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UNHCR and IOM seek funds for CIS programmes

Press Releases, 5 July 1996

UNHCR and IOM launched a $7.6 million joint appeal Friday for a pilot programme linked to the massive involuntary migratory movements taking place in the Commonwealth of Independent States (CIS). The programme includes a series of projects designed to plug some of the yawning gaps in the management of displacement and migration in the Russian Federation, Ukraine and Belarus.

The projects are primarily aimed at helping local authorities and non-governmental agencies (NGOs) integrate vulnerable and often destitute refugees, internally displaced, formerly deported peoples and people forced to return to their ancestral homelands by conflicts in other CIS countries. At present, many of these people are living extremely precariously in a social and legal vacuum with nowhere to go and no one to turn to.

Since the late 1980s, at least 9 million people have moved to, within or between CIS countries as a result of conflicts, environmental disasters or a range of fears and complications arising from the sudden and unprecedented disintegration of a single state the former Soviet Union into 15 separate ones.

Many of the displaced and other types of migrant are struggling to carve out a new life in societies which are themselves struggling to cope with the social, economic and political upheaval that has followed the break-up of the Soviet Union.

The CIS countries lack the necessary systems, personnel and experience for coping with types of movement which did not exist a decade ago, and are overwhelmed by the staggering numbers involved.

The UNHCR/IOM projects are designed to strengthen the embryonic systems and structures which have already been set up, as well as to establish new ones. They include the remodelling, refurbishing and re-equipping of reception centres in the Russian Federation and Ukraine, as well as the establishment of a new reception centre in Belarus; the upgrading of medical facilities; establishment of reliable information systems, including equipment and training; on-the-job training for local NGOs implementing the projects, as well as for local government officials in charge of migration, and immigration officials at points of entry.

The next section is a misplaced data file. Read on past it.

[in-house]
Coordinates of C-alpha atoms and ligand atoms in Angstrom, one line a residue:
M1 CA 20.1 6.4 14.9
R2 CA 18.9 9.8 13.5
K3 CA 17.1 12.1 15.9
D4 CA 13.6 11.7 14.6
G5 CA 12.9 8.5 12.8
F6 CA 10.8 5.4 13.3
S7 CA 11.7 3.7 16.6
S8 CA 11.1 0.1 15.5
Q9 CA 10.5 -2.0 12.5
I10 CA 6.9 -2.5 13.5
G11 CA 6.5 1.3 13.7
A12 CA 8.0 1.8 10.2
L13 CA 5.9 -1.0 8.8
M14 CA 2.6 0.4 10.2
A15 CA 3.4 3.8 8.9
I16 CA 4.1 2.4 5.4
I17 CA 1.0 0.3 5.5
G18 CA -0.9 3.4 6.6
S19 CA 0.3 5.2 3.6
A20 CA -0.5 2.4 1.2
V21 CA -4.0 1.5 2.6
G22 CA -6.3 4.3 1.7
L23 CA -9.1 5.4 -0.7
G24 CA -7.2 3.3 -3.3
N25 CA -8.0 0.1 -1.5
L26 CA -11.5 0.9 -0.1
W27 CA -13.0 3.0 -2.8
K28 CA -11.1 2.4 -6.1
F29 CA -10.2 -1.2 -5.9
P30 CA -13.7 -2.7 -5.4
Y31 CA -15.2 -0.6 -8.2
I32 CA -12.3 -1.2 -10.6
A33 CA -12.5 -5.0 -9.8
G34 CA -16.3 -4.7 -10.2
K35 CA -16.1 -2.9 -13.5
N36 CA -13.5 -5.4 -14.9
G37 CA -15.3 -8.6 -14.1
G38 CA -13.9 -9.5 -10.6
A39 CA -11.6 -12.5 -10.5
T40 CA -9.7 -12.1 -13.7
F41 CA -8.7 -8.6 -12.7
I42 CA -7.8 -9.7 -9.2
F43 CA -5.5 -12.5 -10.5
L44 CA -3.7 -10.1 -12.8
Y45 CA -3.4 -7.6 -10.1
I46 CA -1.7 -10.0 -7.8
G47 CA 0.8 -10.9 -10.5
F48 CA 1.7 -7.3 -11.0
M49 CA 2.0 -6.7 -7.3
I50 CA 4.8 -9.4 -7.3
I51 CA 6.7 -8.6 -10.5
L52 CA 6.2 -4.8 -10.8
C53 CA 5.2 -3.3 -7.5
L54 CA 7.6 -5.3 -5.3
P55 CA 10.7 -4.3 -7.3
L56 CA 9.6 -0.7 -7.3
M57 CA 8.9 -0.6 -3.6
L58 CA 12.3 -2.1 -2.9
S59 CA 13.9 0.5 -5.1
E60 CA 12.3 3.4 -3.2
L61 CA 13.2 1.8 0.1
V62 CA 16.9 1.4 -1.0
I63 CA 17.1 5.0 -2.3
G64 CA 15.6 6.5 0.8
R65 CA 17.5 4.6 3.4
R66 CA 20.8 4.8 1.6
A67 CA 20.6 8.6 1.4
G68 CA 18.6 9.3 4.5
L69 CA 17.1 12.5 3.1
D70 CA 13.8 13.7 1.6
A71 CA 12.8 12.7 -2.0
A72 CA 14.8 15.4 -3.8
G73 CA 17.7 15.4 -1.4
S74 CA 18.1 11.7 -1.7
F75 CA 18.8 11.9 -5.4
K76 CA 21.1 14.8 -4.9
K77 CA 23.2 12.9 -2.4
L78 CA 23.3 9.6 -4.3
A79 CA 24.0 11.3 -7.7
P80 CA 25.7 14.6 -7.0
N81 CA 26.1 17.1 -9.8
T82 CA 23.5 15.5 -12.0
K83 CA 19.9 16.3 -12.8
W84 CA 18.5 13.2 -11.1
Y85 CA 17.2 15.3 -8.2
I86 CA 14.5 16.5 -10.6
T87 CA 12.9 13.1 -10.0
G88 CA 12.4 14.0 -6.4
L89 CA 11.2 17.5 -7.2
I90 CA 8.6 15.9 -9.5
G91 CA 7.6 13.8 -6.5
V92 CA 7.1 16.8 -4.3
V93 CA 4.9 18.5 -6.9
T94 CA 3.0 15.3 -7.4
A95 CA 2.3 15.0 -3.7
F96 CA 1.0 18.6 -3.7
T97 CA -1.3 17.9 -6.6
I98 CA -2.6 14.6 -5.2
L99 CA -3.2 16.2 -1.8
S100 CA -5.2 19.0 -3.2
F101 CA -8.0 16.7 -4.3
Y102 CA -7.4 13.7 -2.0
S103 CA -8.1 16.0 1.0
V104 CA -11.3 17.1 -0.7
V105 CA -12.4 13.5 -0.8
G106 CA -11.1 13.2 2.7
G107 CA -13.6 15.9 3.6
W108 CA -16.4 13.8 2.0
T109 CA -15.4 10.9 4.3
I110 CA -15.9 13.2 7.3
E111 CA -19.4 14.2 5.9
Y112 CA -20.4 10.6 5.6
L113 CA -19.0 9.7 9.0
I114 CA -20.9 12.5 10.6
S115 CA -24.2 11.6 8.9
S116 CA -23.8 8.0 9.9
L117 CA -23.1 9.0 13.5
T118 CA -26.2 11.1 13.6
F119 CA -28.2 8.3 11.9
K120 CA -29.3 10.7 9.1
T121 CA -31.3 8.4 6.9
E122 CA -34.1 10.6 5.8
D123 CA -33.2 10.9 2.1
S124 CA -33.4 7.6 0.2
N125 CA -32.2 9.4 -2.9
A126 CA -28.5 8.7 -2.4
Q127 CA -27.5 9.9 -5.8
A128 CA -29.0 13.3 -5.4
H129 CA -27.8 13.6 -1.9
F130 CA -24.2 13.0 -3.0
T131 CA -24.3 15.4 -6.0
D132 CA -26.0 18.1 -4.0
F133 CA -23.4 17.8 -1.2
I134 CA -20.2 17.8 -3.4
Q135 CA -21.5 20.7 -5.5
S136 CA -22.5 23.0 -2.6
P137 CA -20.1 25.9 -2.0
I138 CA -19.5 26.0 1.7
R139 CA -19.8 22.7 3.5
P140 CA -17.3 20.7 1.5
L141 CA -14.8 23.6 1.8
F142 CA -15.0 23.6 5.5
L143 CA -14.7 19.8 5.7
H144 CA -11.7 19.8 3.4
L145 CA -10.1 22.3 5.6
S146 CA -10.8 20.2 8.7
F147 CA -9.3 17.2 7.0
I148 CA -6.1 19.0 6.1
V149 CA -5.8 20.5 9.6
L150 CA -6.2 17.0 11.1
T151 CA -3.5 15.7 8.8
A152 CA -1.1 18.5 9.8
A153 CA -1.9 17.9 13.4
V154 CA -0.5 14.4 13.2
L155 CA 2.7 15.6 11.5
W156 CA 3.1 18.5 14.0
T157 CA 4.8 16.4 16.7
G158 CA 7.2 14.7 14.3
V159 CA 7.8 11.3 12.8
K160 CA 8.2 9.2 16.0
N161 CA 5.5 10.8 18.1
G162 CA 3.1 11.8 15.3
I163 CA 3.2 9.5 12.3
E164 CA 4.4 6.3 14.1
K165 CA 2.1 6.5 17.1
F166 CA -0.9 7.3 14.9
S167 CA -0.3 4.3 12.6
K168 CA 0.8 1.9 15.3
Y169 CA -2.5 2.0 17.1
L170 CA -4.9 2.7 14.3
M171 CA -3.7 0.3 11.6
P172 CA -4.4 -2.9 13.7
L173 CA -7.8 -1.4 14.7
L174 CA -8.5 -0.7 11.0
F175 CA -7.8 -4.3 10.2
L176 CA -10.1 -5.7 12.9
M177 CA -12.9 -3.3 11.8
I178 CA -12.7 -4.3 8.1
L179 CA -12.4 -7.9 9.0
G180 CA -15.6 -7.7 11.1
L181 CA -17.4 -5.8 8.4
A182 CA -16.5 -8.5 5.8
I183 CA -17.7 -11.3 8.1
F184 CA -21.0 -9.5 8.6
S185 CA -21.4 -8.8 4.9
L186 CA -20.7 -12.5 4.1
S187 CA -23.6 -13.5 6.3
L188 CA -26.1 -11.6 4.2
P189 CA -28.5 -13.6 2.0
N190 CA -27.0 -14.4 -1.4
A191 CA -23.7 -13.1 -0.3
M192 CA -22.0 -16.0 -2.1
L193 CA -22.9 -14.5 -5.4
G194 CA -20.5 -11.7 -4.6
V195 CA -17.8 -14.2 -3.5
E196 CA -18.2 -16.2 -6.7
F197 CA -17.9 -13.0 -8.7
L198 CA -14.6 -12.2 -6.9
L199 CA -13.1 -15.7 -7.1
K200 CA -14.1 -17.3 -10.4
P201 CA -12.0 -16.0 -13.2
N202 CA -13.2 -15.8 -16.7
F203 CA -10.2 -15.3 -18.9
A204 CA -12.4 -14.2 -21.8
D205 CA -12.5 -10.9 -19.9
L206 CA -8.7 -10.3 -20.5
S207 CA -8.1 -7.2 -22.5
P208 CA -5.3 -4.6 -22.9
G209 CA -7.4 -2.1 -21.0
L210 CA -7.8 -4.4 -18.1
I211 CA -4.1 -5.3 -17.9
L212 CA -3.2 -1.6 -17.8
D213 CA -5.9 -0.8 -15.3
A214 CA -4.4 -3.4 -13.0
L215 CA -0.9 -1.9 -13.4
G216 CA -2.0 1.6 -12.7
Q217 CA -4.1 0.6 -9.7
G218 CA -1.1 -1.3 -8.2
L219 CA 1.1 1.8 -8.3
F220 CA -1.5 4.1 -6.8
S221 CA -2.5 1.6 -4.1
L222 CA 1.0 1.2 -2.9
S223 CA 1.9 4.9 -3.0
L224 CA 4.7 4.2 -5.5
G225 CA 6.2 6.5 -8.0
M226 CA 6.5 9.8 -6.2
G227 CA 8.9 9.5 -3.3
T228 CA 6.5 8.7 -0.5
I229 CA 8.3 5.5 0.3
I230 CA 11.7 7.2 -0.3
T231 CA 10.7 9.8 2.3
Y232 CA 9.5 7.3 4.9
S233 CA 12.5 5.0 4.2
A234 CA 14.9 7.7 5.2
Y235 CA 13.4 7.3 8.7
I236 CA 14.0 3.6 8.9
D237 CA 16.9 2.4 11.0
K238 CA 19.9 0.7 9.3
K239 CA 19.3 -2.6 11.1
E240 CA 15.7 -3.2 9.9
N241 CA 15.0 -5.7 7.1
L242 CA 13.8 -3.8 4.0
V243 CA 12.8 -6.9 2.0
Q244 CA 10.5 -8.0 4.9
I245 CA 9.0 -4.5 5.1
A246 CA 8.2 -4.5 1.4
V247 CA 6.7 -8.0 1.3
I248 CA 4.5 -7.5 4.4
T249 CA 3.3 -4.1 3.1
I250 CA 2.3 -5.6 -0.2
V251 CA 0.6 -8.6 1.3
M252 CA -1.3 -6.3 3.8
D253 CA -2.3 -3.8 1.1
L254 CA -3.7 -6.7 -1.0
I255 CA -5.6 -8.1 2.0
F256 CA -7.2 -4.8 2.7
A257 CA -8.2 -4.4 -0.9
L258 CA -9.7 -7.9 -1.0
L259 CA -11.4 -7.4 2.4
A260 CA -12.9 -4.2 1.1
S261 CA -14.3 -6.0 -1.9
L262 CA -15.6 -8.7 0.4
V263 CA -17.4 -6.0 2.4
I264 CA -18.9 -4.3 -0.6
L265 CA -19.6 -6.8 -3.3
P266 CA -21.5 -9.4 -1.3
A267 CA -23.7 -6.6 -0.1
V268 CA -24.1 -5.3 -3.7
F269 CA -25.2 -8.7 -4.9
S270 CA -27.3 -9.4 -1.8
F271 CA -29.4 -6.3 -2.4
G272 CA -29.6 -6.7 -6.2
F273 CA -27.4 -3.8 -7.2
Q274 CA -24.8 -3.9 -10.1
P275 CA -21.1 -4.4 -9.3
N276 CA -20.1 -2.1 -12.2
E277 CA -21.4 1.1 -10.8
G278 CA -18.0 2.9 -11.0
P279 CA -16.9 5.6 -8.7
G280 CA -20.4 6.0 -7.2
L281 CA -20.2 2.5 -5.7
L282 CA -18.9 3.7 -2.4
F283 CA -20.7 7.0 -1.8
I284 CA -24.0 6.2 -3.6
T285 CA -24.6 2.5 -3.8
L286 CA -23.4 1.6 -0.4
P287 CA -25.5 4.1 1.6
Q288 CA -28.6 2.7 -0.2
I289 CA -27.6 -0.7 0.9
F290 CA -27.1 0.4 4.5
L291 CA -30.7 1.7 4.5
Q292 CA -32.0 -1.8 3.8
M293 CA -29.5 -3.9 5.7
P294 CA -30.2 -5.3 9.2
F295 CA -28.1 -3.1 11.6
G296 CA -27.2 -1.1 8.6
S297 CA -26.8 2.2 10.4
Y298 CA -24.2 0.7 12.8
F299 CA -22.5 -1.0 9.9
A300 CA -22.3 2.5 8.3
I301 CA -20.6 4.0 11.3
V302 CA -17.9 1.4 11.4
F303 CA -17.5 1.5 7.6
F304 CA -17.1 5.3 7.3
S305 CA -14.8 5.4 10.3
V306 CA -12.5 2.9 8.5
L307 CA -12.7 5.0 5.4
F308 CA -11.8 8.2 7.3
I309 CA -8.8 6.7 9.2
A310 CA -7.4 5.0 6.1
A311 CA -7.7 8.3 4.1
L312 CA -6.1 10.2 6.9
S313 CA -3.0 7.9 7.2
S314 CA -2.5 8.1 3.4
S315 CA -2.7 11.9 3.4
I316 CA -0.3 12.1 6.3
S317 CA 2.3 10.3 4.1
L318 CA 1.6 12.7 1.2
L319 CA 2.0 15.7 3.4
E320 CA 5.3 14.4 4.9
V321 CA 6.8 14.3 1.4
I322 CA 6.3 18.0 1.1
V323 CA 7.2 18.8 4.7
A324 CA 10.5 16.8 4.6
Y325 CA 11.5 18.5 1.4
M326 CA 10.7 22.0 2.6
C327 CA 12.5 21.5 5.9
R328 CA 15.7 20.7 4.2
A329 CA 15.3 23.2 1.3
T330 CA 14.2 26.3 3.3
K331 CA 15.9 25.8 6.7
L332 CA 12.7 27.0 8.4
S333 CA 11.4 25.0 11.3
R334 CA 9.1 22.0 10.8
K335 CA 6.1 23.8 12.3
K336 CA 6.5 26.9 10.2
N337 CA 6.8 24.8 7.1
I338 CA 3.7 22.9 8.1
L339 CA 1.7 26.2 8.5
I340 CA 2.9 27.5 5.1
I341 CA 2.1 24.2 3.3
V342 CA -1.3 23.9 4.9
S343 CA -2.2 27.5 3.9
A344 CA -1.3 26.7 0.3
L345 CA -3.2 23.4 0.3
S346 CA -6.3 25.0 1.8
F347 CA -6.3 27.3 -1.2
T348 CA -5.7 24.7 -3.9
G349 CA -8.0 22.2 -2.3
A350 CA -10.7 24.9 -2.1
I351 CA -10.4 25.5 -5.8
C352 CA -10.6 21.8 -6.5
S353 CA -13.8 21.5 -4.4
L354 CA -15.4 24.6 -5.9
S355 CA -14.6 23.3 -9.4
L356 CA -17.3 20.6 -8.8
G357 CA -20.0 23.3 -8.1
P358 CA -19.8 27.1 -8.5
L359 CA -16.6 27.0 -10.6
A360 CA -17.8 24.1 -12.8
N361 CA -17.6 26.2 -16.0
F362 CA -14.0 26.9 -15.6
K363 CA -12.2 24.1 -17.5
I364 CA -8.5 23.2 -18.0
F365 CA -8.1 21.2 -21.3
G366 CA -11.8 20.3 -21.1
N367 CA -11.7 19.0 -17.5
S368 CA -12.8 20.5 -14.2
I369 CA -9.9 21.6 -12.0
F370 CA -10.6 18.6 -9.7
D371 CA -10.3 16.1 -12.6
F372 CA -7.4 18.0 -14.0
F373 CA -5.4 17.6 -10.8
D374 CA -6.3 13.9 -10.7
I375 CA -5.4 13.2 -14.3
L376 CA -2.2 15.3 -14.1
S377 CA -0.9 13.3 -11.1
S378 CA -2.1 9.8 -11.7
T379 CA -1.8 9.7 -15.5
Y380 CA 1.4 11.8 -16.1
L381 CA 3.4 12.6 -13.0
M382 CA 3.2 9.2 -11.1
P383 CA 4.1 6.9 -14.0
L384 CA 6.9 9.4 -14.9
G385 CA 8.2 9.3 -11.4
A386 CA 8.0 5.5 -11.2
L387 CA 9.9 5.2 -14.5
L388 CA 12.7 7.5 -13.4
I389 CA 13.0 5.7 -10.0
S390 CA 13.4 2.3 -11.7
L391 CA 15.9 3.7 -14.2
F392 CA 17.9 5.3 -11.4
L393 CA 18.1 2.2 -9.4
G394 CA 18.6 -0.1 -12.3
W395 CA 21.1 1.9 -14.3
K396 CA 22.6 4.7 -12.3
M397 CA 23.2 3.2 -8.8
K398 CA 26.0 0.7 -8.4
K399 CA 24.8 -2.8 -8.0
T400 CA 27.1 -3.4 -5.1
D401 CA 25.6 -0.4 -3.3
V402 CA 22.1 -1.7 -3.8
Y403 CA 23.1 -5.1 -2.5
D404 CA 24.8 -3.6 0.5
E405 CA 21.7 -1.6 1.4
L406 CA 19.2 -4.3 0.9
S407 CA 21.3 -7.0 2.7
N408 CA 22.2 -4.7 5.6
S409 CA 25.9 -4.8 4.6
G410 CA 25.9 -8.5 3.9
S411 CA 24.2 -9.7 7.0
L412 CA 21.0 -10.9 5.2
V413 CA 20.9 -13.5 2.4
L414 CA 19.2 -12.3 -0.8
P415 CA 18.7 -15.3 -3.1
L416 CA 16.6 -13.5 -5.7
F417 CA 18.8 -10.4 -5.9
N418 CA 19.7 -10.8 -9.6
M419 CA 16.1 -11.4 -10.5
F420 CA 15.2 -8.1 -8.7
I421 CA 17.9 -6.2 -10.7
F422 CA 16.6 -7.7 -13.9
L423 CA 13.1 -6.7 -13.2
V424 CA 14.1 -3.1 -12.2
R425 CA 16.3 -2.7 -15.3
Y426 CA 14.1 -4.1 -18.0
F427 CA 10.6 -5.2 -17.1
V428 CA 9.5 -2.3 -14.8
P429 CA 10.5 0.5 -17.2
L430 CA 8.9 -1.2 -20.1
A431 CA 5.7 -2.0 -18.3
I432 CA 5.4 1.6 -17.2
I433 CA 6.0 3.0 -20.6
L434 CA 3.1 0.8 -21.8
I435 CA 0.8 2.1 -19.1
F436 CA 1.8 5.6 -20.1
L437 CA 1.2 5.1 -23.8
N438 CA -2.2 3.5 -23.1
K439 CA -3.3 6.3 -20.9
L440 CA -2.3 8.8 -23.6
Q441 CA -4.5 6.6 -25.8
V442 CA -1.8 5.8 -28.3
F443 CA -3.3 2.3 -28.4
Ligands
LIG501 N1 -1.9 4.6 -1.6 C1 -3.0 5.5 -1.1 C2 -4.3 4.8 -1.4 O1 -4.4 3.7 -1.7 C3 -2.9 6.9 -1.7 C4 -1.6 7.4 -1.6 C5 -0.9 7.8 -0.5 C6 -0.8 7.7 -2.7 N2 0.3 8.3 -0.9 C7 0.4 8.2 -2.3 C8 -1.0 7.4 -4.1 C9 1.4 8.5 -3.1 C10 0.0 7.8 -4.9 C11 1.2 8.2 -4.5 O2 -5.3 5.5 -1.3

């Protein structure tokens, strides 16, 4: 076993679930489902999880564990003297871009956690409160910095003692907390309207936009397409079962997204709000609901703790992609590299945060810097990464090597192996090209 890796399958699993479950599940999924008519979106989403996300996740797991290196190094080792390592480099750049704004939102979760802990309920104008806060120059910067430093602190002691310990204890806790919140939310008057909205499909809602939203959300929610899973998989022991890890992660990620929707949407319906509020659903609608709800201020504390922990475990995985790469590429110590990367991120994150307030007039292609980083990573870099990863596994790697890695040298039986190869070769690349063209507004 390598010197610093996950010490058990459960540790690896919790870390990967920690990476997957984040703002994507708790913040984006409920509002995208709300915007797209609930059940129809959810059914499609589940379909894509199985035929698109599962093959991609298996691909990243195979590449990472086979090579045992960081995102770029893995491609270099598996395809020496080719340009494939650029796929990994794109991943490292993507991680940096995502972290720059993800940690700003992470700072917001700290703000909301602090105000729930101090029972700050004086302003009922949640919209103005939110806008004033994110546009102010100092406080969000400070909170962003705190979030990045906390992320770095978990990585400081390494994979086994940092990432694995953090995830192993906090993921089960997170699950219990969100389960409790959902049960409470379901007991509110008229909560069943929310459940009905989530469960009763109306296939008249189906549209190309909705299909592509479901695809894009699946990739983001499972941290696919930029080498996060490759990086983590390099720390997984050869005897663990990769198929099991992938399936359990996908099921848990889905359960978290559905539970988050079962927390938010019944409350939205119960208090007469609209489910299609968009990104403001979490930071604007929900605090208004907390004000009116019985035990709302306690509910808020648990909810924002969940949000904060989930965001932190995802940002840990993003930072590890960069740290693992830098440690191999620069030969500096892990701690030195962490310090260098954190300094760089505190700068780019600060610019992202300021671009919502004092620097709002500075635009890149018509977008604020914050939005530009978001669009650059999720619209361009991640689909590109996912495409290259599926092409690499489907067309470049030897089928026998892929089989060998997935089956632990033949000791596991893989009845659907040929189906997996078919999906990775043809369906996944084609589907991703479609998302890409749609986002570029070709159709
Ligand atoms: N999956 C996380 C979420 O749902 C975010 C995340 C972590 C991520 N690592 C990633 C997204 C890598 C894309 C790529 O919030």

Legal assistance will be provided for some of the groups most in need, including some of the 260,000 Crimean Tatars who have so far returned to their ancestral homeland half a century after they were deported to Central Asia by Stalin. A recent assessment mission to Crimea has identified some 60,000 Crimean Tatars who are either stateless or in a nebulous position with regard to citizenship.

Wherever possible, support will be given to the emerging, but still fragile, under-equipped and under-funded local NGOs, since their strength and effectiveness will be a key factor in the future management of migration and displacement.

Friday's appeal, covering a six-month period up to the end of 1996, is a first step by the two agencies to follow up on the guiding principles and Programme of Action endorsed by a conference held in Geneva at the end of May.

The CIS Conference on Refugees and Migrants, organized by UNHCR, IOM and the human rights arm of the Organization for Security and Co-operation in Europe (OSCE), stressed that the astonishing scale and complexity of the movements could be dangerously destabilizing. The 87 participating states endorsed an ambitious regional plan that provides a framework for dealing more effectively with existing problems as well as preventing or mitigating further uncontrolled and unnecessary mass movements.

A further joint appeal covering all the CIS countries will be launched later in the year. However, senior UNHCR and IOM officials stressed that the work needs to start straight away if the momentum created by the CIS Conference is to be maintained. In addition, experience gained through the implementation of the pilot projects will help guide future programmes throughout the region.

The two agencies also drew attention to a critical $29.2 million shortfall in funding for ongoing programmes which pre-dated the CIS Conference. Operations for refugees and displaced people in the Caucasus and Central Asia are seriously under-funded.

Since 1989, seven major conflicts have between them forced over 3.6 million people to leave their homes. In addition to those displaced by conflicts, the strains brought on by the sudden disintegration of the Soviet Union have triggered or encouraged other huge movements, some of them unique to the CIS countries. Some 3.3 million people, including 600,000 from conflict zones, have felt compelled to leave their homes and return to their country of ethnic origin. The CIS Conference process also identified return or emigration movements of 1.2 million people who had been deported en masse during the 1940s, as well as 700,000 people who have fled ecological disasters, 600,000 illegal migrants and 70,000 asylum-seekers.